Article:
Mustafa Kemal Atatürk is hailed as one of the most charismatic political leaders of the twentieth century, but little is known today about his one and only wife, Latife Hanım. A multilingual intellectual educated at the Sorbonne, Latife’s marriage to Atatürk raised her to the pinnacle of political power. She played a central role in the creation of a modern and secular Turkey and championed the emancipation of women. Throughout her marriage, she stood beside her husband, acting as his interpreter and diplomatic aide. However, after only two years of marriage, Atatürk divorced Latife, who was shunned and spent the rest of her life in seclusion.
An international bestseller, this intimate biography vividly brings to life the story of an exceptional and courageous woman, well ahead of her time, who lived through a remarkable period in Turkish history.
About the Author
Born in Istanbul in 1947, İpek Çalışlar is a veteran journalist and writer. She has worked at the prestigious daily Cumhuriyet for twelve years and has served on the boards of KA-DER, the Association for the Support and Training of Women Candidates, and PEN Turkey. Çalışlar was tried in Turkey for “insulting the memory of Kemal Atatürk” with this biography, but was later acquitted. Her publications include Madam Atatürk, which is a bestseller in Turkey and has been translated into eleven languages. She lives in Istanbul.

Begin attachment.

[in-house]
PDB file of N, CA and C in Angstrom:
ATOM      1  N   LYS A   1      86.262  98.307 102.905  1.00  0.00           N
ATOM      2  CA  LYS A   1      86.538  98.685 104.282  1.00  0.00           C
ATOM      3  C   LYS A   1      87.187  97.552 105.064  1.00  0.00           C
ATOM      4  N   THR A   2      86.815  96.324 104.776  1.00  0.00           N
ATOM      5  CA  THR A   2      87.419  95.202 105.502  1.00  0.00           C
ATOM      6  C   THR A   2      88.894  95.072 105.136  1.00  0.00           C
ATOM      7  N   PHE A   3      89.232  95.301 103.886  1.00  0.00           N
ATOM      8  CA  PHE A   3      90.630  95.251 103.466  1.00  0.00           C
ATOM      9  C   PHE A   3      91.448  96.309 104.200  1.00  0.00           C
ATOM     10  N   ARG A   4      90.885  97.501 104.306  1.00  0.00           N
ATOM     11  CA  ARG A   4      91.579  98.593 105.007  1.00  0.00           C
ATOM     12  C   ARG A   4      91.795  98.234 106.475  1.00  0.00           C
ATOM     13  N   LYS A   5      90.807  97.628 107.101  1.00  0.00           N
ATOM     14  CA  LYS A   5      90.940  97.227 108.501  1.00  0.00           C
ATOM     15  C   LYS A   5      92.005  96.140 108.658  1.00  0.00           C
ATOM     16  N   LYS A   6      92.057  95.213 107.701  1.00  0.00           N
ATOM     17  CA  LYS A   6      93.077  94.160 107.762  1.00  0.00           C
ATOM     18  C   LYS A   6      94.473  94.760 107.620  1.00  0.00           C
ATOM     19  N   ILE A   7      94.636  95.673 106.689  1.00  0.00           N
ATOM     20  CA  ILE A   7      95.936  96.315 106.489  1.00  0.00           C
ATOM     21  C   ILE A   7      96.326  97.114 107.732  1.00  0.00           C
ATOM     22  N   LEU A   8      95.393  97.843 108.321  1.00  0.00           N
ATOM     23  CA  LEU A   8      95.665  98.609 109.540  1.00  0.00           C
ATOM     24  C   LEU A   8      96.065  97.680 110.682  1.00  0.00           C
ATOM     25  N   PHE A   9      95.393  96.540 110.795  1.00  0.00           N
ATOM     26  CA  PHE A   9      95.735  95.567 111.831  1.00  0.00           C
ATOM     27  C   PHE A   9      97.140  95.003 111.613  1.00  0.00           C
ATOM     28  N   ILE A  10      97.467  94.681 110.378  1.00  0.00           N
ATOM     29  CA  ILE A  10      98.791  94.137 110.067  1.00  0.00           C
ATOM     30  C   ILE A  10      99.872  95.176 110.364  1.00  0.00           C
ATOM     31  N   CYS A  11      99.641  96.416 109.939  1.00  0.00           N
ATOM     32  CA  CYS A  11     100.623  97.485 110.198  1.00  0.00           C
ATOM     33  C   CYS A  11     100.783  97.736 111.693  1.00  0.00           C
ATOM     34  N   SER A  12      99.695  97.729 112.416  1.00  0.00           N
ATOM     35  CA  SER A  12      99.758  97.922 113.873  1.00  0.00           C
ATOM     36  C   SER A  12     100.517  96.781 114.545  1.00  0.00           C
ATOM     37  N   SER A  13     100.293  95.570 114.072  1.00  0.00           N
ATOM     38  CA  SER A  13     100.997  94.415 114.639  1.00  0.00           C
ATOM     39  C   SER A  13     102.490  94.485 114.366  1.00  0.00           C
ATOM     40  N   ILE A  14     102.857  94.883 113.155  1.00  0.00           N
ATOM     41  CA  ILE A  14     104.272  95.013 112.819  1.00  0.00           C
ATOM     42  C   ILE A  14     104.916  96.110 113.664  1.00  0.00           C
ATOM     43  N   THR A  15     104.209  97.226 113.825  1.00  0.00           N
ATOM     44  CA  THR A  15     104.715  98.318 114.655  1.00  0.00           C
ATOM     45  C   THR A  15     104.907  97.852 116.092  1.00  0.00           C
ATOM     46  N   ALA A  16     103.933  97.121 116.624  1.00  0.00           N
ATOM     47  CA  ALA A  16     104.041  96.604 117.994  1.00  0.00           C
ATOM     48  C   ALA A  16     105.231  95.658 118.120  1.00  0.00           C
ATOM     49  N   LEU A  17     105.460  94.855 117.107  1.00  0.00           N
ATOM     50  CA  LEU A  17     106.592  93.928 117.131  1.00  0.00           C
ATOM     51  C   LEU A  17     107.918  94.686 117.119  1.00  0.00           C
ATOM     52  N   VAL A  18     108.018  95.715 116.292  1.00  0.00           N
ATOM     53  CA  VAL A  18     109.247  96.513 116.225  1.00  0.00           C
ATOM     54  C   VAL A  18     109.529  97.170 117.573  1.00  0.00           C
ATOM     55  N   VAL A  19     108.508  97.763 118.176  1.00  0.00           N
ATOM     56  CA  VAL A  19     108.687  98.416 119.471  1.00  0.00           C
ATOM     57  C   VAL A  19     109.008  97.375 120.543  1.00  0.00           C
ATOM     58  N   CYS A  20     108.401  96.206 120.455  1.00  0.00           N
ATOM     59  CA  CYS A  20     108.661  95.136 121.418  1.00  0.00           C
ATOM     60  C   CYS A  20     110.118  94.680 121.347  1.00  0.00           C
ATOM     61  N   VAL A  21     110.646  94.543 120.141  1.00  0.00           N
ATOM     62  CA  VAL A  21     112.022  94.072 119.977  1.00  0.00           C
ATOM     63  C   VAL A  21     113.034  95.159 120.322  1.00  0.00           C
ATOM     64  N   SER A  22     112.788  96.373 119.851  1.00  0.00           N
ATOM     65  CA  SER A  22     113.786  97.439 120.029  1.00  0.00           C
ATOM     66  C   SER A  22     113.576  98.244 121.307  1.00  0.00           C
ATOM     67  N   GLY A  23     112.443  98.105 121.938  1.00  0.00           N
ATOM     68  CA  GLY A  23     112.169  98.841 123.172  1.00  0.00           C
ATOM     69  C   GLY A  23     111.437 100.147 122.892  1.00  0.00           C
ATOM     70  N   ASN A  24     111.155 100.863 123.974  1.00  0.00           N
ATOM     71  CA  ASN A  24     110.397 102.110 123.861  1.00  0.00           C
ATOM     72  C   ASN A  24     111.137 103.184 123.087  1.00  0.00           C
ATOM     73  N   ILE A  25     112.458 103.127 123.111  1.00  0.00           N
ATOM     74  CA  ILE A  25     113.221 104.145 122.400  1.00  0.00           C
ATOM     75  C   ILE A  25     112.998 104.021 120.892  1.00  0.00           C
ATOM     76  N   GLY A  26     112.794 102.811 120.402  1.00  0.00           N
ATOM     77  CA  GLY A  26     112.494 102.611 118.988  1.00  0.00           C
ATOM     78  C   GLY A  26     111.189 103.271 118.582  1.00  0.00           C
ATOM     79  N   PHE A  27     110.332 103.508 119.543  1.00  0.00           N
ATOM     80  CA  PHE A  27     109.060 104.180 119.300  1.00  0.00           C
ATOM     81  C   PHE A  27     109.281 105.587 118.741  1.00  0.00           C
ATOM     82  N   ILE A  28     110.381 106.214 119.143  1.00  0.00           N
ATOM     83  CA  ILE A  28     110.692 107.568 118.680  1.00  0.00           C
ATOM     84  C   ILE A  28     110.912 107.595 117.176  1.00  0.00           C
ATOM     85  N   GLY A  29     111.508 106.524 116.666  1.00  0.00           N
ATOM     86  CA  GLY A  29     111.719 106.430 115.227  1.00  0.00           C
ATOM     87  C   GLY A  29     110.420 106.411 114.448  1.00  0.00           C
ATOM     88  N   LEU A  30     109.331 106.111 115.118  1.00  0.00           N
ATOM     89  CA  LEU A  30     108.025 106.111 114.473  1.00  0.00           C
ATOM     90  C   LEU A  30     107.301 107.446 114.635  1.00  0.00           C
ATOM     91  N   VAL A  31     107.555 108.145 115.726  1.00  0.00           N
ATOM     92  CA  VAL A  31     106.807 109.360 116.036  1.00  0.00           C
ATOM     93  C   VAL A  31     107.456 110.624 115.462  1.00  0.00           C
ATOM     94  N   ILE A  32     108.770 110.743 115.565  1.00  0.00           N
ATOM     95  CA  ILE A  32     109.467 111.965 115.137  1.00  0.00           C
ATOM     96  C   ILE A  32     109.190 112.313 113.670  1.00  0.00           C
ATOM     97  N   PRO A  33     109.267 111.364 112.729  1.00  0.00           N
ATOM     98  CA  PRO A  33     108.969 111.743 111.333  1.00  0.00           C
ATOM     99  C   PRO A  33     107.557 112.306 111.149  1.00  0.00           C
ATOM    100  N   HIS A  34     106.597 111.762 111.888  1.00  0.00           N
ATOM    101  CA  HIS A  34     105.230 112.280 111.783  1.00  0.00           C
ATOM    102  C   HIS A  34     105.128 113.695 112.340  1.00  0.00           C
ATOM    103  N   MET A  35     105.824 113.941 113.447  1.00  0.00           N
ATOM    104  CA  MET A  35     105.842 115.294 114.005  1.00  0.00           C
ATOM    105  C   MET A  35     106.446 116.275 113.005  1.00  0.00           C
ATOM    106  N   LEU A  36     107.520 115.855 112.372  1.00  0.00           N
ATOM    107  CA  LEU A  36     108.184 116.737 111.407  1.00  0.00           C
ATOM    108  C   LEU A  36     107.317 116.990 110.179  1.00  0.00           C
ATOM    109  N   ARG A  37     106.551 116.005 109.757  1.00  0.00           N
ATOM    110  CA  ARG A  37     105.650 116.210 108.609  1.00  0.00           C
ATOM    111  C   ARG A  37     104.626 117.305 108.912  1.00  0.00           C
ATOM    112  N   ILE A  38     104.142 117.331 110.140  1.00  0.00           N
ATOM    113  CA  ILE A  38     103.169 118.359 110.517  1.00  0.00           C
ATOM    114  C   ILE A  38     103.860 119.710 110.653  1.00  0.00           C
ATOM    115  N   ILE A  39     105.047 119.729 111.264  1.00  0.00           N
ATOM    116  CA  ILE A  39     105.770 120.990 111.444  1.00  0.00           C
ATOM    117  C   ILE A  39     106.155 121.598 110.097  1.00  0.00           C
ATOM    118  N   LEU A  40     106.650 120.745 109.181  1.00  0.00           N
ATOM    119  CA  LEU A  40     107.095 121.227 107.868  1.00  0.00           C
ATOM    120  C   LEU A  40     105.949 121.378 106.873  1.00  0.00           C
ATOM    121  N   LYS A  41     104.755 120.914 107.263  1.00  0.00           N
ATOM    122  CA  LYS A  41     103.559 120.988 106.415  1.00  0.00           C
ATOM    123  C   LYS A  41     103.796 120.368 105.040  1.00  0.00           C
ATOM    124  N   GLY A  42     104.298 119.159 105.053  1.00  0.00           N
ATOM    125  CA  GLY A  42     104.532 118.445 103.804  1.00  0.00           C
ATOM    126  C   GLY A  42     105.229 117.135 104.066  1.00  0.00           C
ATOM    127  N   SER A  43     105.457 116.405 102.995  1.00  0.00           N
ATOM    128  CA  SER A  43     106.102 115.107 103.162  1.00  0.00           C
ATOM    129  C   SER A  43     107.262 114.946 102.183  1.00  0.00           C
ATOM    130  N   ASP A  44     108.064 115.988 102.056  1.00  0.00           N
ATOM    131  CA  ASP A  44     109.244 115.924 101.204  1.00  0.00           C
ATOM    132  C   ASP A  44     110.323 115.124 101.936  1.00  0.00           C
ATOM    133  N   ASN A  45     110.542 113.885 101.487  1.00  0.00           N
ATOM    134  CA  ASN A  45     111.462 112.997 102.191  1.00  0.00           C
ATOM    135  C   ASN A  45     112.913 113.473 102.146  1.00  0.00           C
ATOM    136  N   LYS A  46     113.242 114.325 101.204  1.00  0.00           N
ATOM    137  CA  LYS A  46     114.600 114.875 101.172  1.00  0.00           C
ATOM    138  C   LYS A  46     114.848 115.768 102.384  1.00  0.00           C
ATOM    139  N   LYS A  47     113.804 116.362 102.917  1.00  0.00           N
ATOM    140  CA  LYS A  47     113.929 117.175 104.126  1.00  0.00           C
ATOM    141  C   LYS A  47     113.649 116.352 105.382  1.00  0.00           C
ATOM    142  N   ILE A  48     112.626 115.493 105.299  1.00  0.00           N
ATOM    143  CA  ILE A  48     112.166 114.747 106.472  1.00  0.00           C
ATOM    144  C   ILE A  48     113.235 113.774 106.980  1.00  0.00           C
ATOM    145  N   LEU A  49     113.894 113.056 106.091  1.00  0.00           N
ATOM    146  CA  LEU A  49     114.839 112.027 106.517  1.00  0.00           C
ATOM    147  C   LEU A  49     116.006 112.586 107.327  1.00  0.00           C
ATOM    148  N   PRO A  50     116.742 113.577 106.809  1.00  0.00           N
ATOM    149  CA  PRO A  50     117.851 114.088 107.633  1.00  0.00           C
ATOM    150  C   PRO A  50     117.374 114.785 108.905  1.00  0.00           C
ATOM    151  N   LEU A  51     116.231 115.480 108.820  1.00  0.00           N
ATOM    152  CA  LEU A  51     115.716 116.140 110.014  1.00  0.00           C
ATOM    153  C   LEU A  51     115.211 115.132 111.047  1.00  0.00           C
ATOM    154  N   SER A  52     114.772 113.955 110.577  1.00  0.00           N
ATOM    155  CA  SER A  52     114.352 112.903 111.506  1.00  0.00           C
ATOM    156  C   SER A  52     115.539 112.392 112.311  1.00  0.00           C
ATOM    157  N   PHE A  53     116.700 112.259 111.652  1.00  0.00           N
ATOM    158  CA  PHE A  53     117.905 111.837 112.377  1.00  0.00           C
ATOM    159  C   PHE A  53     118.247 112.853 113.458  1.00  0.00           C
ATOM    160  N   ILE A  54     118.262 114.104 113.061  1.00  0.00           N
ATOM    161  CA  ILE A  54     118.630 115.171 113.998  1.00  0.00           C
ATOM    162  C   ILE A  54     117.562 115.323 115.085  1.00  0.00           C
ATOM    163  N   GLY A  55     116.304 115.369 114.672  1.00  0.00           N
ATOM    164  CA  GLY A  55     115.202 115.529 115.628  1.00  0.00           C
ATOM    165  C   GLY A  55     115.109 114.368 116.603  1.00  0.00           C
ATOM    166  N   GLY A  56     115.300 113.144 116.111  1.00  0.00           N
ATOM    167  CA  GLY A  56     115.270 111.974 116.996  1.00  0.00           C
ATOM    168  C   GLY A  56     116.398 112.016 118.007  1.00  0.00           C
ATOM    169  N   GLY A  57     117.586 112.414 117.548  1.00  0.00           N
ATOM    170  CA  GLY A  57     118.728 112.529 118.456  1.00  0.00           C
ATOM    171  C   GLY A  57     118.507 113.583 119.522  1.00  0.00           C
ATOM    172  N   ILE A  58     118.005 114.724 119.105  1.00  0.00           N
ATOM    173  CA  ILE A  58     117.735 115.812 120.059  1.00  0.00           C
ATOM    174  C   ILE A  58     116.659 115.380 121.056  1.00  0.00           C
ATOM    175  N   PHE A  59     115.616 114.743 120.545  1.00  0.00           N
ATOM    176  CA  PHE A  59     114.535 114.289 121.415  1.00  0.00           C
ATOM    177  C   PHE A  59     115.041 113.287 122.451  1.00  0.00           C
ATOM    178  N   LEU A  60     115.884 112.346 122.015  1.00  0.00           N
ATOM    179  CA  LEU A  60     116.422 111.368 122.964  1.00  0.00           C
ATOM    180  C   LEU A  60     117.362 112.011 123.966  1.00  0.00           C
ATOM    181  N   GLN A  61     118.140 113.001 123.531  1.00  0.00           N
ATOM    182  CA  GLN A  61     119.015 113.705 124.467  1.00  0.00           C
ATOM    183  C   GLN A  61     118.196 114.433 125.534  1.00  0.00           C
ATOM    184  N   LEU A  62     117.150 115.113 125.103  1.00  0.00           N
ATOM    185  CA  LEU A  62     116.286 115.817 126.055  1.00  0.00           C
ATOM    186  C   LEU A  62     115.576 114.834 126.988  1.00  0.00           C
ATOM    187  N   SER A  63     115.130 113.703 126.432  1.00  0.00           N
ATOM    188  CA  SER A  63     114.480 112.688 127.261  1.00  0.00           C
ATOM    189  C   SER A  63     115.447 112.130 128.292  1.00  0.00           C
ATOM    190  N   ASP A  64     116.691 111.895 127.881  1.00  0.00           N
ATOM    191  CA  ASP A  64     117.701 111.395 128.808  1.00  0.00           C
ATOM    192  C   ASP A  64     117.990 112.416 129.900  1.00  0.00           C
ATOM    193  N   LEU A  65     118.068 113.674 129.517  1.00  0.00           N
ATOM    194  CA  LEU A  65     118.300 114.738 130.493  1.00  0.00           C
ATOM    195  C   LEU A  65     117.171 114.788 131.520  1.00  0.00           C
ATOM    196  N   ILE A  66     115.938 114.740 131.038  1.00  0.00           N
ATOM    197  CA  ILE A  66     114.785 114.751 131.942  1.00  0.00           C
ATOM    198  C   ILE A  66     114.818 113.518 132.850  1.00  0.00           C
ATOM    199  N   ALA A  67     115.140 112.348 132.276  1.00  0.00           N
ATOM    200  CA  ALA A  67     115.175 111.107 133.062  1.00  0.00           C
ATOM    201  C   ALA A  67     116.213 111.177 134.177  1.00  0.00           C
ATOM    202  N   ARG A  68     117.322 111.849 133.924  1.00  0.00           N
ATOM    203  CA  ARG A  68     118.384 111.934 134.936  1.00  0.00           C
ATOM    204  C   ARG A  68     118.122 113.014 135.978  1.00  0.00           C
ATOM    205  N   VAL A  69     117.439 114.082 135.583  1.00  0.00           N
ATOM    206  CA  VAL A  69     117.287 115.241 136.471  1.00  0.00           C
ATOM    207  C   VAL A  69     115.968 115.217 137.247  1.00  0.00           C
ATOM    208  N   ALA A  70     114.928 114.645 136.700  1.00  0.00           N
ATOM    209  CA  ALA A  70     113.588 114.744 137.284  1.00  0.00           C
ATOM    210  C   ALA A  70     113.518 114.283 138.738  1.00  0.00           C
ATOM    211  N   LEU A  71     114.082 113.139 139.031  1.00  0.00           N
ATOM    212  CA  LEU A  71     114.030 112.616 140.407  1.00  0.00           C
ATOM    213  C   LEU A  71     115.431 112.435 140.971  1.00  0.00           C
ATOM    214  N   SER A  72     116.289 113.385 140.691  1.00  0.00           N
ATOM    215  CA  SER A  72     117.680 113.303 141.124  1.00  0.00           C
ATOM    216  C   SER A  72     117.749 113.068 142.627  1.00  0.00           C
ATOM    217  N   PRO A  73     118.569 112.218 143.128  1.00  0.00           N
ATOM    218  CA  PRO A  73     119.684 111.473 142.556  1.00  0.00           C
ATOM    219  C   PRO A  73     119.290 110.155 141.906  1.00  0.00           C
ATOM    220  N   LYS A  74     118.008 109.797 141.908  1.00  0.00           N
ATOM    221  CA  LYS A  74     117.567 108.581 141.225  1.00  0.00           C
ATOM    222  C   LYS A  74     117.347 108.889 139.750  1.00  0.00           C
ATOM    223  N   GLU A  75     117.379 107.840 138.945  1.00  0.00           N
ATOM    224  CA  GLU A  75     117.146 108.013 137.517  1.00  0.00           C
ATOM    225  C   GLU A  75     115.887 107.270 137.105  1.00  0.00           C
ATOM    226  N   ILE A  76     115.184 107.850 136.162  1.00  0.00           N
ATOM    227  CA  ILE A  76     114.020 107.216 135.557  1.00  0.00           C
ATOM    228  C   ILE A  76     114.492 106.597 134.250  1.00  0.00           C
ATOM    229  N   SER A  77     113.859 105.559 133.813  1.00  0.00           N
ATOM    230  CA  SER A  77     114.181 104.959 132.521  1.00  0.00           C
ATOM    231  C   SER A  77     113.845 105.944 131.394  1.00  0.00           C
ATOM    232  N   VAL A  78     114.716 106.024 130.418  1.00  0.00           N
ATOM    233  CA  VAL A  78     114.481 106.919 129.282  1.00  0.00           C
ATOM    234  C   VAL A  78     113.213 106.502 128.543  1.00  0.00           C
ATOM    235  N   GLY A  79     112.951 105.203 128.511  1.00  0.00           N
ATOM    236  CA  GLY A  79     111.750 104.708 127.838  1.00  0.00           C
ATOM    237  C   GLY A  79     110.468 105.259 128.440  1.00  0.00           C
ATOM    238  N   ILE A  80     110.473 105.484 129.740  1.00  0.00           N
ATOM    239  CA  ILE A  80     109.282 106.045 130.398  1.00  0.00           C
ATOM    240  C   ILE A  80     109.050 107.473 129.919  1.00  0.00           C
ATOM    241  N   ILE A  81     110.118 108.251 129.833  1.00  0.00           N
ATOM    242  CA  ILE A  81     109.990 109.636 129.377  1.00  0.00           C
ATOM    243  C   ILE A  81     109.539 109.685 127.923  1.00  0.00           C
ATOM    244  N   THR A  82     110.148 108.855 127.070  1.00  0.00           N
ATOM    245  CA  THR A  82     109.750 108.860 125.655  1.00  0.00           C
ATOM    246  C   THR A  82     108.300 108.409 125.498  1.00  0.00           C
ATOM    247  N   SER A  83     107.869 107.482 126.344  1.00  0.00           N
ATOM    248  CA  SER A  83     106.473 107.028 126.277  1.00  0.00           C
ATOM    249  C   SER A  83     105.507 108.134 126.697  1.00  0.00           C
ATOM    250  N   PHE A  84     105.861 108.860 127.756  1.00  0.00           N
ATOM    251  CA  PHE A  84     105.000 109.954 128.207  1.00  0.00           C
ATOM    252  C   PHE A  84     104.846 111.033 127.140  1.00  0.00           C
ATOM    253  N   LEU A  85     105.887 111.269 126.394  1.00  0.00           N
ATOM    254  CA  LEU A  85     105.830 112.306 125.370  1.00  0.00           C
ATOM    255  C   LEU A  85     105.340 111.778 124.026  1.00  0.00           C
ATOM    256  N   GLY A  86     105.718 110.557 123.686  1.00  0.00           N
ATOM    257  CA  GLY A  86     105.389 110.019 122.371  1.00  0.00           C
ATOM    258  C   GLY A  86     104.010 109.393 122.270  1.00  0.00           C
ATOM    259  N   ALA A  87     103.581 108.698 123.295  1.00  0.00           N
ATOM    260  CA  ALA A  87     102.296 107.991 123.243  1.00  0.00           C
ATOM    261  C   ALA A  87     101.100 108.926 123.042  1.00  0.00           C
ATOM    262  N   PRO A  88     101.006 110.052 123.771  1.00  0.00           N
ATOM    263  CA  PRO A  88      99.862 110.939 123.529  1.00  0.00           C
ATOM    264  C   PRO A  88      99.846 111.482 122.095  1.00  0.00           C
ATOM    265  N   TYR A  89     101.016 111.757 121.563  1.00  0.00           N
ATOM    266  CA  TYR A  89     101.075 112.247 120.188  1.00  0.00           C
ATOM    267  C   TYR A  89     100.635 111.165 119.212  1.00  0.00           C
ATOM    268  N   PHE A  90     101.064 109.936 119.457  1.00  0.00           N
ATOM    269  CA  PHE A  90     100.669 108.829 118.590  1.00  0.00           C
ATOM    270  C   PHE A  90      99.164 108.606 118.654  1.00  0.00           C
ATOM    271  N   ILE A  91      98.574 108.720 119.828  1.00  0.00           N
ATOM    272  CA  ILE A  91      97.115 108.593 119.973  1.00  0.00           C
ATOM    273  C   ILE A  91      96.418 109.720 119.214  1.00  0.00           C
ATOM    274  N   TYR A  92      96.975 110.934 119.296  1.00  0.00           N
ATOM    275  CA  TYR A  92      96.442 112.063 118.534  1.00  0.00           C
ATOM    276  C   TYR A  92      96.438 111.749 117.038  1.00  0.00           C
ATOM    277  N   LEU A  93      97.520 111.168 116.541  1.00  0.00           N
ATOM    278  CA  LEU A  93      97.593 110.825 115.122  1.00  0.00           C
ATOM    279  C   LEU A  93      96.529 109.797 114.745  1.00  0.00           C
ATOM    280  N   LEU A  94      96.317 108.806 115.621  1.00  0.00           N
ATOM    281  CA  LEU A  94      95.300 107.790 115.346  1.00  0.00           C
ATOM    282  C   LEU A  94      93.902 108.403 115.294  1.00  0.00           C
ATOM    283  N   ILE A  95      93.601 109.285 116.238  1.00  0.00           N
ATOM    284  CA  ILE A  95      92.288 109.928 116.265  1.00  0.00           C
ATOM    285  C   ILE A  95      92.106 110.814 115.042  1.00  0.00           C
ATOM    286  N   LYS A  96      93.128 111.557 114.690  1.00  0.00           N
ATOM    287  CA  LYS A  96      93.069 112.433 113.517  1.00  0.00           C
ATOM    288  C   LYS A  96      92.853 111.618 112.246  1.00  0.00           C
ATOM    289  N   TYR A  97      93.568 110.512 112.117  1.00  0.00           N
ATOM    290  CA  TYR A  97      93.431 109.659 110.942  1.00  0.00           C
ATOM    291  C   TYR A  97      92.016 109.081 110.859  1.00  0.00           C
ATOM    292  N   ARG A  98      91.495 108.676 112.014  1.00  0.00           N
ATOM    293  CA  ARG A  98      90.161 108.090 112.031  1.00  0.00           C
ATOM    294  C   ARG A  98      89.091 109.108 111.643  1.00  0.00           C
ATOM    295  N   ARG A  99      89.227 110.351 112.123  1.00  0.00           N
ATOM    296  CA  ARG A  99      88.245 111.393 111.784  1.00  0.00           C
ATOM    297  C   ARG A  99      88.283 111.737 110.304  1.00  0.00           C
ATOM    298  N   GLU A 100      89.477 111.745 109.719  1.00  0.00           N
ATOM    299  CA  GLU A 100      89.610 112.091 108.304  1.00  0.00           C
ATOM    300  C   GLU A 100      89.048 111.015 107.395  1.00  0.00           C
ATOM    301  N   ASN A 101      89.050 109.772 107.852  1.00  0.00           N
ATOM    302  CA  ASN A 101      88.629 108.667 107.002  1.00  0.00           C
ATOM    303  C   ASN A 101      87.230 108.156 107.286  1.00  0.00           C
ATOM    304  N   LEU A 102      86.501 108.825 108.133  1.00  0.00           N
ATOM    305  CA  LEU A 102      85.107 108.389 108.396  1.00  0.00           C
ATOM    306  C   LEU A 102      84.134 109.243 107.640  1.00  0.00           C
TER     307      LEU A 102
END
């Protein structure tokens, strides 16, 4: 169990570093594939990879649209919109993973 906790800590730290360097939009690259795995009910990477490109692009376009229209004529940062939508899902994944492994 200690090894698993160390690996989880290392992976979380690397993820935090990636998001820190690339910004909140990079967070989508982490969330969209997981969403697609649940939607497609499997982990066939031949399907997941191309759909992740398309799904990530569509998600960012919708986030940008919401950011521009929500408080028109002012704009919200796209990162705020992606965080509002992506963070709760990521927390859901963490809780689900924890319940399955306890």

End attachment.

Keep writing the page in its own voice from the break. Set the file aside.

About the Translator
Feyza Howell’s other translations include Fiasco by Coşkun Büktel, The Book of Madness by Levent Şenyürek and The Concubine by Gül İrepoğlu. She lives in London.
‘Rich, surprising and profound’
‘A daring biography’
‘A unique account of the life and times of an exceptional woman’
Moris Farhi, author of Young Turk
‘An eye-opening biography ... Madam Atatürk offers a fascinating insight into the power dynamics between a forthright, Western-educated woman and a charismatic, stubborn man. While Kemal prevailed, Latife played a pivotal role in shaping the new Turkey – an acknowledgement of her contribution is long overdue.’
New Internationalist, 4 Stars
‘This fascinating retelling of Latife’s life celebrates a woman who campaigned courageously for equal rights, highlighting an important moment in the struggle for women’s suffrage. While previous censorship of her true story points to a life lived in the shadow of her husband, this book offers a poignant reminder of the lengths she went to in order to be heard.’